Entertainment » Theatre

Inherit the Wind

by Joe Siegel
EDGE Media Network Contributor
Tuesday Oct 9, 2018
A scene from Attleboro Community Theatre's production of "Inherit the Wind."
A scene from Attleboro Community Theatre's production of "Inherit the Wind."  

Considering the turbulent political climate we are enduring, it was a wise decision by Attleboro Community Theatre to present the classic "Inherit the Wind," loosely based on the real-life Scopes/Monkey trial.

The battle between religious faith and science, which is at the heart of the play, remains as timely and relevant as ever.

The setting is a small Southern town in the 1920s. Teacher Bertram Cates (well-played by Bob Lively) has been put on trial for teaching Darwin's theory of evolution to his students.

Matthew Harrison Brady, a former presidential candidate, is the attorney for the prosecution. Brady is a devoutly religious man who charms the townsfolk and meets his match in Henry Drummond, who defends Cates.

Cates' impressionable fiancée Rachel (Caitlyn Lively) is the daughter of Reverend Brown (Matt Zawasky), who rails against blasphemy and hopes Cates will be punished for his crimes.

Paul Nolette is mesmerizing as Drummond challenges the residents of Hillsboro to open their minds to new ideas.

Drummond shocks the courtroom when he puts Brady on the witness stand and reveals the absurdity of placing all your trust in the Bible. He says that Cates is reviled not because of his teaching that men may have been descended from apes, but for allowing his students to explore new concepts.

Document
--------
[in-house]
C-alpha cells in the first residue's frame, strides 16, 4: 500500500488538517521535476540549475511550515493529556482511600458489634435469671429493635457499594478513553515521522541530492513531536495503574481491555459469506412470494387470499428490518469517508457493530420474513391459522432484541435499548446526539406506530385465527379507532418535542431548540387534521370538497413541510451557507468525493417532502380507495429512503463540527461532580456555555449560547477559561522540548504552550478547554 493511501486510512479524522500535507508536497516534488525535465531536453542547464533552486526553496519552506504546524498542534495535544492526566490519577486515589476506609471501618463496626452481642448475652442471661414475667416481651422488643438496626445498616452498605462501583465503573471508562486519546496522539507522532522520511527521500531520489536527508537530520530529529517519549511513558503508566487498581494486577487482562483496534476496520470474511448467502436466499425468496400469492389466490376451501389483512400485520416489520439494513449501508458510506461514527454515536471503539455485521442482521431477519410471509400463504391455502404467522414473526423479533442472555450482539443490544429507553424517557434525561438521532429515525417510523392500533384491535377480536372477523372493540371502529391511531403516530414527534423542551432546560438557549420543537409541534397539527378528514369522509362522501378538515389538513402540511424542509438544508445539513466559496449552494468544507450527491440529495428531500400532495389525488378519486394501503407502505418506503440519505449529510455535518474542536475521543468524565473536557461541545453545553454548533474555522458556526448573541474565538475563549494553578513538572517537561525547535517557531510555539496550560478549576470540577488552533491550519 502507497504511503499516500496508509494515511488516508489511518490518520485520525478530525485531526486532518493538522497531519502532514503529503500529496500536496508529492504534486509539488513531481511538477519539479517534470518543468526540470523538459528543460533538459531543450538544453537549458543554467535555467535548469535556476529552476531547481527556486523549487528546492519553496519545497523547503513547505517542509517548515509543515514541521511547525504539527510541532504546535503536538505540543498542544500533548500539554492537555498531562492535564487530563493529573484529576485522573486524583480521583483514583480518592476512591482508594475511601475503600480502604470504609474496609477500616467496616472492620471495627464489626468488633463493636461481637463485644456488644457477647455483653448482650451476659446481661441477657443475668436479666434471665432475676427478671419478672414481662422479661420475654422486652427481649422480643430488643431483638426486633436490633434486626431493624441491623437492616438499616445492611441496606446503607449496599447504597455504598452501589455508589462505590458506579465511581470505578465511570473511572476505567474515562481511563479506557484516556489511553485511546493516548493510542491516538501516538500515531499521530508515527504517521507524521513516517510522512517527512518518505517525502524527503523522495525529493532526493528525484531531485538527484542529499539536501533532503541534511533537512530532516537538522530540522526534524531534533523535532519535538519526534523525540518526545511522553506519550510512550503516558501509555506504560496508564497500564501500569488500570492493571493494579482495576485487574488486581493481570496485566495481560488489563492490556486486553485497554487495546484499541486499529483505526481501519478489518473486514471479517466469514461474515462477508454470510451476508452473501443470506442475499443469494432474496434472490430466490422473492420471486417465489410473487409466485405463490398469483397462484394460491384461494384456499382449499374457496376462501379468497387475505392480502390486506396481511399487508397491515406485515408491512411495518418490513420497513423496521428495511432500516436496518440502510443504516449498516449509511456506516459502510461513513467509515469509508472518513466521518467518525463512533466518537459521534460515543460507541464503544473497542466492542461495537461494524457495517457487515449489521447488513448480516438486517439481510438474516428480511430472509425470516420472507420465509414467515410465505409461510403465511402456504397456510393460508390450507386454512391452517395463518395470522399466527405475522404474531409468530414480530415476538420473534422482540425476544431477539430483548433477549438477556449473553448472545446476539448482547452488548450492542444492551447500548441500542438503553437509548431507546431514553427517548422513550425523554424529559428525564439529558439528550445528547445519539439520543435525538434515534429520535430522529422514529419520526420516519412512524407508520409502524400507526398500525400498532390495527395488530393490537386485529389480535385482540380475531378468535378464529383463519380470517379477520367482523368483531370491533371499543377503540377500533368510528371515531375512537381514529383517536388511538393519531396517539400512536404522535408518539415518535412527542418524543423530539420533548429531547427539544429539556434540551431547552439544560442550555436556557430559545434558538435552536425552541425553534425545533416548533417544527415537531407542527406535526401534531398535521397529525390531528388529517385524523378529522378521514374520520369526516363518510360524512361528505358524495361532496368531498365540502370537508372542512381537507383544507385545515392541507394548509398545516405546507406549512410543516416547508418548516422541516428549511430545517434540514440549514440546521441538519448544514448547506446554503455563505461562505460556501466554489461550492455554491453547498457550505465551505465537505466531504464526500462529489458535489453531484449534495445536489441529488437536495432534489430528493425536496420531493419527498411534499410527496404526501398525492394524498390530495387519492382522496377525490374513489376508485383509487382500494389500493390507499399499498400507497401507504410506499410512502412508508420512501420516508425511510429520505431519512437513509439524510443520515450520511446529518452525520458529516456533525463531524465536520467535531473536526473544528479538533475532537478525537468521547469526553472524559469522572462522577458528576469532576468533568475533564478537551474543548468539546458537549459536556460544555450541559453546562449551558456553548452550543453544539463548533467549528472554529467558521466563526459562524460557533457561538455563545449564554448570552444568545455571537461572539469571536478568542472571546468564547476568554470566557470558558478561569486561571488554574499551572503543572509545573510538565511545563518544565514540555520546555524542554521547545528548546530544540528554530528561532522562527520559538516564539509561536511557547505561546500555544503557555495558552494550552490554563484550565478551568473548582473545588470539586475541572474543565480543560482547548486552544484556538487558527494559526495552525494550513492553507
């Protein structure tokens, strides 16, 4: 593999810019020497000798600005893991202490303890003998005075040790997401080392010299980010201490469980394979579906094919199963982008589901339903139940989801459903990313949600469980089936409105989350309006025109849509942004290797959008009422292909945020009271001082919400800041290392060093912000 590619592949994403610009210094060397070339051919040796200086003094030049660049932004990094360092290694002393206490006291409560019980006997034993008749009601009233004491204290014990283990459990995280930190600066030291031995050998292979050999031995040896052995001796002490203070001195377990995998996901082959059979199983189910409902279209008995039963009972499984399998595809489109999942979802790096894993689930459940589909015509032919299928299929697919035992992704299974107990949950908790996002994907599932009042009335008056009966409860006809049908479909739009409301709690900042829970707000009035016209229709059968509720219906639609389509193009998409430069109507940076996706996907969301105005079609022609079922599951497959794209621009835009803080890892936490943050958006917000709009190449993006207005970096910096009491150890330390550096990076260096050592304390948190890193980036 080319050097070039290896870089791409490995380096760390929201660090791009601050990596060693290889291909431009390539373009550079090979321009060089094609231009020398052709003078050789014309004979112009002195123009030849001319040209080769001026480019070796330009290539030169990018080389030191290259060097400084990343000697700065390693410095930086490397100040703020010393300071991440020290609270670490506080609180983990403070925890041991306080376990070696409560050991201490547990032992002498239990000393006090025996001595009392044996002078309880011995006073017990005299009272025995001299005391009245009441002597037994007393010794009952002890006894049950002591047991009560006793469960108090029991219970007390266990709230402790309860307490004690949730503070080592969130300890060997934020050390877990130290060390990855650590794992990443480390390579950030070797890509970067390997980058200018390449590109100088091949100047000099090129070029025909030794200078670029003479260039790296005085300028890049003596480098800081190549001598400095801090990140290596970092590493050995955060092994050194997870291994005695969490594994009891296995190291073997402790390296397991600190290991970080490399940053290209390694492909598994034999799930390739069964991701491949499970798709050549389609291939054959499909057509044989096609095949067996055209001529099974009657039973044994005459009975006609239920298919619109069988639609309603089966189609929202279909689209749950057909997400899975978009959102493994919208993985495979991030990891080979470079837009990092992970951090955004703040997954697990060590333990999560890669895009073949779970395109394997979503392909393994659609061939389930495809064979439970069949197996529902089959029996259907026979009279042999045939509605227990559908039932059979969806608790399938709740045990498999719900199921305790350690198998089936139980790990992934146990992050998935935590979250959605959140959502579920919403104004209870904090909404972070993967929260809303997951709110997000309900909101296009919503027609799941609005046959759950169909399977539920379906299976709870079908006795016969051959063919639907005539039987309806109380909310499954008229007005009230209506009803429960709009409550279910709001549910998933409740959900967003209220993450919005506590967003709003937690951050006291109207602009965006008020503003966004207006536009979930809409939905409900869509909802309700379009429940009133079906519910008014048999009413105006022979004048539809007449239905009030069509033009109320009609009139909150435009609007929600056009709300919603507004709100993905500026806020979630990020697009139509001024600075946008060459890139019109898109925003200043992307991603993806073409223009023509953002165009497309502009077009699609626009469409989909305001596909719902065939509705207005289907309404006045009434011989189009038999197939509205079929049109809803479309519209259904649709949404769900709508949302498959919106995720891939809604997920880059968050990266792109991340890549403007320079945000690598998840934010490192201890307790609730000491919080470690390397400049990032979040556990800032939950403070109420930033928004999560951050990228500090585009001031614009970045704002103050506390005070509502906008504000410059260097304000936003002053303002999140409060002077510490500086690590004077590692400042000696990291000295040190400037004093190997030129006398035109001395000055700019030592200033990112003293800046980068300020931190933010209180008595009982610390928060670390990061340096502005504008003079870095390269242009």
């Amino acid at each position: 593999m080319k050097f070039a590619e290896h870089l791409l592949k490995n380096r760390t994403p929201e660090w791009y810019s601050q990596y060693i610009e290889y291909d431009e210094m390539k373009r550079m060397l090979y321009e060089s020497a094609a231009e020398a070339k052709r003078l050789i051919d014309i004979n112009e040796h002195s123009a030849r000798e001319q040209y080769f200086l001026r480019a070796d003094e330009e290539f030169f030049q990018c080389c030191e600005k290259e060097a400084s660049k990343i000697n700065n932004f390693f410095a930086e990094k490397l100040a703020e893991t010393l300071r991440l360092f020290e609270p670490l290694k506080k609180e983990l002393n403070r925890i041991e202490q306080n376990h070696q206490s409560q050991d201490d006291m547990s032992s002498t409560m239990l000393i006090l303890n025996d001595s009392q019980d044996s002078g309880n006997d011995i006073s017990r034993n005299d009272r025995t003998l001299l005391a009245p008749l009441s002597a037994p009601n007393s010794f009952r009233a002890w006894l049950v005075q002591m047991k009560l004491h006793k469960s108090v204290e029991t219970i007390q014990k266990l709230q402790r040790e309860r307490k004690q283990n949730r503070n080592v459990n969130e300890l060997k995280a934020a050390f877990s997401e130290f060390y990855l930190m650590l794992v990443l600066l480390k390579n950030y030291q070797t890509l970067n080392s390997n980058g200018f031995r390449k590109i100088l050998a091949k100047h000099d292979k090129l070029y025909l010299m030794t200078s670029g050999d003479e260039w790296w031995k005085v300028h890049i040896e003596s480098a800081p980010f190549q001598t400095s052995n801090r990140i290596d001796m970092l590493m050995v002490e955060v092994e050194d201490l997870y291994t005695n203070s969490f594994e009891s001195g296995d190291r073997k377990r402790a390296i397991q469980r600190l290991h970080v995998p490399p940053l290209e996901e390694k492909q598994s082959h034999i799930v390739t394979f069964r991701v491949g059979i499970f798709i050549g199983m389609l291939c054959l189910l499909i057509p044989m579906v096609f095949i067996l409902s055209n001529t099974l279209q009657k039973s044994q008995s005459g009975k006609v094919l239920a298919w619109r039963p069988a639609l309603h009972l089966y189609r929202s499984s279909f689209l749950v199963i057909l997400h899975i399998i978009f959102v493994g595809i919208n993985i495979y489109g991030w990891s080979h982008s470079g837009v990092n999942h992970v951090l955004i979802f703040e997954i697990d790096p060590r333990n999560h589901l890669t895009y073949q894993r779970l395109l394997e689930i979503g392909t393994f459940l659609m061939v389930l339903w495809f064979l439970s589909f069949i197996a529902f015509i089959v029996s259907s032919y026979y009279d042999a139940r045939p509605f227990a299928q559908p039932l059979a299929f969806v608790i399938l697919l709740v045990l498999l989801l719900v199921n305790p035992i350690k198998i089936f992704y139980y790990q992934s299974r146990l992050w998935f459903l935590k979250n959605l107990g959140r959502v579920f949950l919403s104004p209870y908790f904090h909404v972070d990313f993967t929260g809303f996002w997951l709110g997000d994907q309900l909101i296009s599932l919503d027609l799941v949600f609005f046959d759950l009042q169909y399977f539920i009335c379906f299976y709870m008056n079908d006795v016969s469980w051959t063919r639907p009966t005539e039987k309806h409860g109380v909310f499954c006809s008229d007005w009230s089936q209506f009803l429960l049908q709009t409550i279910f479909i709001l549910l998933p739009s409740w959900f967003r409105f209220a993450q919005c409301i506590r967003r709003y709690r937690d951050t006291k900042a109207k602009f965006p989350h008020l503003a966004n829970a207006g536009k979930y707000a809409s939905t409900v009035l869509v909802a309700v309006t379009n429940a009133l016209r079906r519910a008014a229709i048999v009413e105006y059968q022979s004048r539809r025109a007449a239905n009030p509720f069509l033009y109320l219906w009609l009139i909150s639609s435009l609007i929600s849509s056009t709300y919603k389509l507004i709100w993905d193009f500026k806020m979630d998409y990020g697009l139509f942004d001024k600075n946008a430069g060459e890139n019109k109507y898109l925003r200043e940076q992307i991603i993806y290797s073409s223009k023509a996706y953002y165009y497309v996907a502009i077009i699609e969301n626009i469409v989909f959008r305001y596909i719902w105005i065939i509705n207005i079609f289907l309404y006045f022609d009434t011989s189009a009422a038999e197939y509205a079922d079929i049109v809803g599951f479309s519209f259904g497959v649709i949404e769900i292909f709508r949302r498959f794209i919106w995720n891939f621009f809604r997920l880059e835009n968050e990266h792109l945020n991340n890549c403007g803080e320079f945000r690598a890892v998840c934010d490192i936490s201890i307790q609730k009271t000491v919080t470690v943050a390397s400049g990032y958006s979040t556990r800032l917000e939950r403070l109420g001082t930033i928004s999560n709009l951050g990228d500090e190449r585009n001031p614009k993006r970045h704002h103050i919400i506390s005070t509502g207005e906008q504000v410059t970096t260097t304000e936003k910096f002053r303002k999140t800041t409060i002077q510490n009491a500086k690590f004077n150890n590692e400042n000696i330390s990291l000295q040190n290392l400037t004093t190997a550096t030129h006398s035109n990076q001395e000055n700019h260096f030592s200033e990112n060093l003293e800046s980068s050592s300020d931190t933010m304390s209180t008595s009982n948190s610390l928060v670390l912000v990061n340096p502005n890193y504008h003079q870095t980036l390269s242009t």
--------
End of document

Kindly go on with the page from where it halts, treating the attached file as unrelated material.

Paul Tourville delivers a strong performance as Brady, who is not a cartoonish, one-dimensional villain. Brady has shut himself off from any idea which threatens his belief system.

Drummond and Brady are opponents in court, but Drummond has tremendous respect for a man he knows has lost his way. This is powerful material and Nolette and Tourville bring depth and humanity to these characters.

Matthew Moos is also excellent as the showboating journalist E.K. Hornbeck, who covers the trial for the Baltimore Sun.

Director Kelli Tallman, along with set designers Doug Greene, Dave Blessinger and Nolette created a mini-village that surrounds the audience. The attention to detail is truly impressive, especially the courthouse set where much of the action occurs.

"Inherit the Wind" depicts a society afraid of being asked to think for themselves. What is most notable is the decline in Catholic Church attendance over the past decade. Younger people especially feel increasingly alienated from organized religion and are looking for other avenues to find spiritual guidance.

Reverend Brown has such a powerful influence on the townspeople and his daughter. In a way, he is the true antagonist, not Brady.

Now that our Supreme Court is dominated by conservatives in the Trump era, will religious beliefs take precedence over science? Over objective truth? "Inherit the Wind" is a powerful drama as well as a call to arms.

Who will defend our basic humanity and fight for people's rights? Henry Drummond is the voice of reason who fights to save a man's life as well as the freedom to express ideas. Tallman and her cast and crew have created an intelligent and thought-provoking entertainment.

"Inherit the Wind" runs through October 21 at Attleboro Community Theatre. 71 North Main St., Attleboro. For tickets, go to AttleboroCommunityTheatre.com or call 508-226-8100.

Joe Siegel has written for a number of other GLBT publications, including In newsweekly and Options.


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